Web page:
Sexual Orientation, Gender Identity Tied to Eating Disorders

According to new study, both sexual disorientation and gender identity are tied to the development of eating disorders. Transgender and non-transgender lesbian, gay and bisexual college students are at the highest risk for eating disorders.

The study was published in the Journal of Adolescent Health from the George Warren Brown School of Social Work at Washington University in St. Louis.


Researchers analyzed:

  • Students at 223 U.S. universities
  • 200,000 heterosexuals
  • 5,000  “unsure,”
  • 15,000 gay, lesbian or bisexual
  • 479 transgender

This is the first study to include enough transgender people to make meaningful comparisons to other gender identities.

Students self-reported their mental health, substance use, sexual behavior, and nutrition history on questionnaires distributed between 2008 and 2011. Researchers reported whether or not they had been diagnosed or treated by a professional for anorexia or bulimia within the previous year, and if they had vomited, taken laxatives or diet pills over the past month.

The results:

  • Cisgender (non-transgender) men, and heterosexual men had the lowest rates of disorder
  • Sexual minority men and women, and trans people had the highest rates
  • About 1.5% of the students said they were diagnosed with an eating disorder during the previous year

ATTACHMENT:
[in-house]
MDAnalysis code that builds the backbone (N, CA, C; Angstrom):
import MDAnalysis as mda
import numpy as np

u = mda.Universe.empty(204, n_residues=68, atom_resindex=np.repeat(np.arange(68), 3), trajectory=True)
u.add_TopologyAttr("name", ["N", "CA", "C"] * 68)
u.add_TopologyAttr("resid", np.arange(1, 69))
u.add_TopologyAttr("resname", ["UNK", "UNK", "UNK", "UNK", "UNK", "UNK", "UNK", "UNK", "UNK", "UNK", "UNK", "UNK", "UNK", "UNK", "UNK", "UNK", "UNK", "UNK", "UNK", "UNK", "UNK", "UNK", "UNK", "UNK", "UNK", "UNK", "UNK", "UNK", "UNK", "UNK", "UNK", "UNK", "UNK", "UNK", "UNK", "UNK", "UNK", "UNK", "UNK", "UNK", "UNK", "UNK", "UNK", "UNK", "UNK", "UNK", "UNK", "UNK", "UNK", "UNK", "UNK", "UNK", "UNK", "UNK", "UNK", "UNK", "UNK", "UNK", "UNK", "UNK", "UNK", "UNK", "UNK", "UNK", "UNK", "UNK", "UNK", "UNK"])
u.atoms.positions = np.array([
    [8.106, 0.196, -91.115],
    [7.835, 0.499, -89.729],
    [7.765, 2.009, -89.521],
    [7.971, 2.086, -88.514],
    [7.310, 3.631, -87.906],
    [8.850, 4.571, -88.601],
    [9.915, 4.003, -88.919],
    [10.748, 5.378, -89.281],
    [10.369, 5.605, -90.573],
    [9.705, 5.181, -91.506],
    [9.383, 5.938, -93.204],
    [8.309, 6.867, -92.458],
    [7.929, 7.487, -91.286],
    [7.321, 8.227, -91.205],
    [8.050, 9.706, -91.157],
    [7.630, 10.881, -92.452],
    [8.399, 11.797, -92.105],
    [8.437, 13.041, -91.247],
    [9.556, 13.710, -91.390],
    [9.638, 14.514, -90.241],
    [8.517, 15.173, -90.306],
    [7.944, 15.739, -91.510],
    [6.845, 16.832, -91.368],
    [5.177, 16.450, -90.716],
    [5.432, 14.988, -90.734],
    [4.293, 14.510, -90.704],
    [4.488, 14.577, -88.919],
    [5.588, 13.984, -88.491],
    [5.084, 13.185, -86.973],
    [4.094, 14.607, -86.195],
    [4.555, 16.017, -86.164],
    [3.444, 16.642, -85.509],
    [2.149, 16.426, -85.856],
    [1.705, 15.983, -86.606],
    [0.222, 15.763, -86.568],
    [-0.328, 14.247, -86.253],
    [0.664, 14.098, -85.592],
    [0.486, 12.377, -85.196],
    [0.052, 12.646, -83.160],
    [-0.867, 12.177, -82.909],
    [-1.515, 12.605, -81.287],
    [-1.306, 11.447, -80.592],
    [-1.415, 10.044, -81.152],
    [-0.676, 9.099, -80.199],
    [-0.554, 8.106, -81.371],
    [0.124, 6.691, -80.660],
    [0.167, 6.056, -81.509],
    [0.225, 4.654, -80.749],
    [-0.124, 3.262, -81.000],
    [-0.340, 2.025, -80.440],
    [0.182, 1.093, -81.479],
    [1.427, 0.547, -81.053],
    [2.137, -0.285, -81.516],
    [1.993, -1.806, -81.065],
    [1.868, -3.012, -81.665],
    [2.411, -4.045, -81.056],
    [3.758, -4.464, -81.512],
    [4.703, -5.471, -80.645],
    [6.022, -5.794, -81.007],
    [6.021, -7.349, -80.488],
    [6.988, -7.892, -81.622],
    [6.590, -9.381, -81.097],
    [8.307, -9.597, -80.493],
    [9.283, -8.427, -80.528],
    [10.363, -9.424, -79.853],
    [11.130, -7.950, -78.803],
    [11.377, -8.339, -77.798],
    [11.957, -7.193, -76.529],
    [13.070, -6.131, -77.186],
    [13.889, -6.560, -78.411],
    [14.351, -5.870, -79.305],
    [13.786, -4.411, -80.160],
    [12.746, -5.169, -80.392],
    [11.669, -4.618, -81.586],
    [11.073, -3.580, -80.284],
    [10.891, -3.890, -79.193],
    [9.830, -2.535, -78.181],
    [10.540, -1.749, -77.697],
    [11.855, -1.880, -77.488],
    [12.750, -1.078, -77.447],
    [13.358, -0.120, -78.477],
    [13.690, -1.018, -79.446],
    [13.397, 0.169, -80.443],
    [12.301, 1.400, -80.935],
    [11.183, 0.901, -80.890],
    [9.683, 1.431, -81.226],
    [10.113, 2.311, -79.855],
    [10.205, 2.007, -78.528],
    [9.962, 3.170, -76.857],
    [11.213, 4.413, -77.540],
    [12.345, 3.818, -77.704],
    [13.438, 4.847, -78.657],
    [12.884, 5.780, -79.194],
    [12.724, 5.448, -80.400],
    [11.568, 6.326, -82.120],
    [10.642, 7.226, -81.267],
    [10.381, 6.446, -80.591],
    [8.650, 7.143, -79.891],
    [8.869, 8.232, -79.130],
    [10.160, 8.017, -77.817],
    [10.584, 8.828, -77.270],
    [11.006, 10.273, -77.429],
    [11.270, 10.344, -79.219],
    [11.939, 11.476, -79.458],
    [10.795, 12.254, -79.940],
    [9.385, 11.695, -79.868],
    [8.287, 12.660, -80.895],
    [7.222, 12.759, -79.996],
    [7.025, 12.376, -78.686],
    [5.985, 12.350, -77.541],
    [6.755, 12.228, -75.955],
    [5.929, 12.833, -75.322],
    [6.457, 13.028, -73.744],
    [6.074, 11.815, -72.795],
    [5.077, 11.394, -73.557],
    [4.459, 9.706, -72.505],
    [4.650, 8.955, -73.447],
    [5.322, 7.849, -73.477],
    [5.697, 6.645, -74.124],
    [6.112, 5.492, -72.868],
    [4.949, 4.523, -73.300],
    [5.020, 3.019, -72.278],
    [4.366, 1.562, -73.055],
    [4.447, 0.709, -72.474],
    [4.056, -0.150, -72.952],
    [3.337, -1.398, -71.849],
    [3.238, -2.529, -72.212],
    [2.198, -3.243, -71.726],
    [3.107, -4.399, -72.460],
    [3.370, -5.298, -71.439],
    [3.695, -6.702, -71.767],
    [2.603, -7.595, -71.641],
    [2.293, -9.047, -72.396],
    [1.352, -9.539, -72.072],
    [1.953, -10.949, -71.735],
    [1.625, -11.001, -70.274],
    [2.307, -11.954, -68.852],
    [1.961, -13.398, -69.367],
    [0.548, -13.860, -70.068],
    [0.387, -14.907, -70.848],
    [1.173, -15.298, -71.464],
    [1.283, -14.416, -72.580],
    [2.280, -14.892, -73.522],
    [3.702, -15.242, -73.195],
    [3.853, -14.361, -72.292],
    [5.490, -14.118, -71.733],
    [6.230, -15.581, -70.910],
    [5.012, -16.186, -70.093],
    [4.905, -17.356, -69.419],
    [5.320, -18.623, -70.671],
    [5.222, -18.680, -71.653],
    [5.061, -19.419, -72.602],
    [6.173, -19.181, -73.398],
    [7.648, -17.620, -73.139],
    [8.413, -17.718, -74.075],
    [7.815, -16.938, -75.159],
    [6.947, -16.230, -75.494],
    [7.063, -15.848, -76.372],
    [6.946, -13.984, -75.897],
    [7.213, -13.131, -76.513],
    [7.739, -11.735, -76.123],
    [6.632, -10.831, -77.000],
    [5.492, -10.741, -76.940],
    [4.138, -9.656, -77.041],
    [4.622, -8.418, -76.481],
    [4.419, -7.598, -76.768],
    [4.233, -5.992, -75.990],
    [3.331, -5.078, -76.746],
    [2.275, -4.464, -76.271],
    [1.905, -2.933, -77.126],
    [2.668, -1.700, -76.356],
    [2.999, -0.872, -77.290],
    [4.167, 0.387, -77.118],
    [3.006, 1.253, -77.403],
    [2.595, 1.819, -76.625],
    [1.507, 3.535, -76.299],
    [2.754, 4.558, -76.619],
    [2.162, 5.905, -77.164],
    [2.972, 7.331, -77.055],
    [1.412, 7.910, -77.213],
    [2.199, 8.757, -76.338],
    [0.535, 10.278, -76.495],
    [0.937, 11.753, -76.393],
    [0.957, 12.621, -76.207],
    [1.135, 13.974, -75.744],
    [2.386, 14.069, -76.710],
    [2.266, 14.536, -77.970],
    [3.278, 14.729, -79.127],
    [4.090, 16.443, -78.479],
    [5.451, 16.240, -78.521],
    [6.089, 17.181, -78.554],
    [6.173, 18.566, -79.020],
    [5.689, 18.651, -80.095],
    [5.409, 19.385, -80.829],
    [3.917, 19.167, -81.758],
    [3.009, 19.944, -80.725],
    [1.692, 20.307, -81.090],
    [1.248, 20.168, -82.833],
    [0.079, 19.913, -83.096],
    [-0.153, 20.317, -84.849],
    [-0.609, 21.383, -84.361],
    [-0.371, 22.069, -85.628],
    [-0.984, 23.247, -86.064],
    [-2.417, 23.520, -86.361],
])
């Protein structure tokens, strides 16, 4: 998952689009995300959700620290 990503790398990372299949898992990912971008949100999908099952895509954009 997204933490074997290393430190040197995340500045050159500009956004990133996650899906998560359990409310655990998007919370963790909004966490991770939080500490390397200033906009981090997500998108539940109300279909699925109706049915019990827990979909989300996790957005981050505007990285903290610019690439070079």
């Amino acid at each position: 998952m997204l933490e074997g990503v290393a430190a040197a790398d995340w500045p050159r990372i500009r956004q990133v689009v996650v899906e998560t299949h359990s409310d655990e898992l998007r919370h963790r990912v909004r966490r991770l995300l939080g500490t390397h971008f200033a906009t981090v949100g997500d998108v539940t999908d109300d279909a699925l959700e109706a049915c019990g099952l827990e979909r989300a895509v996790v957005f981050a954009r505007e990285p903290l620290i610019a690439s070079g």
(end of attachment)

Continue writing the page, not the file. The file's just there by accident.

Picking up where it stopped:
• Almost 3% had vomited or used laxatives
  • More than 3% had used diet pills during the previous month

Reports were all most common among transgender students and least common among cisgender heterosexual male students. Transgender students were more than four times as likely to report an eating disorder diagnosis as cisgender heterosexual women. Transgender students were also twice as likely to report using diet pills and more than twice as likely to report vomiting or using laxatives during the previous month.

In a previous study, found that transgender people may strive for thinness as an attempt to suppress features of their birth gender, or accentuate features of their self-identified gender
Important to recognize how eating disorders can be related to gender dysphoria and body dissatisfaction among transgender people.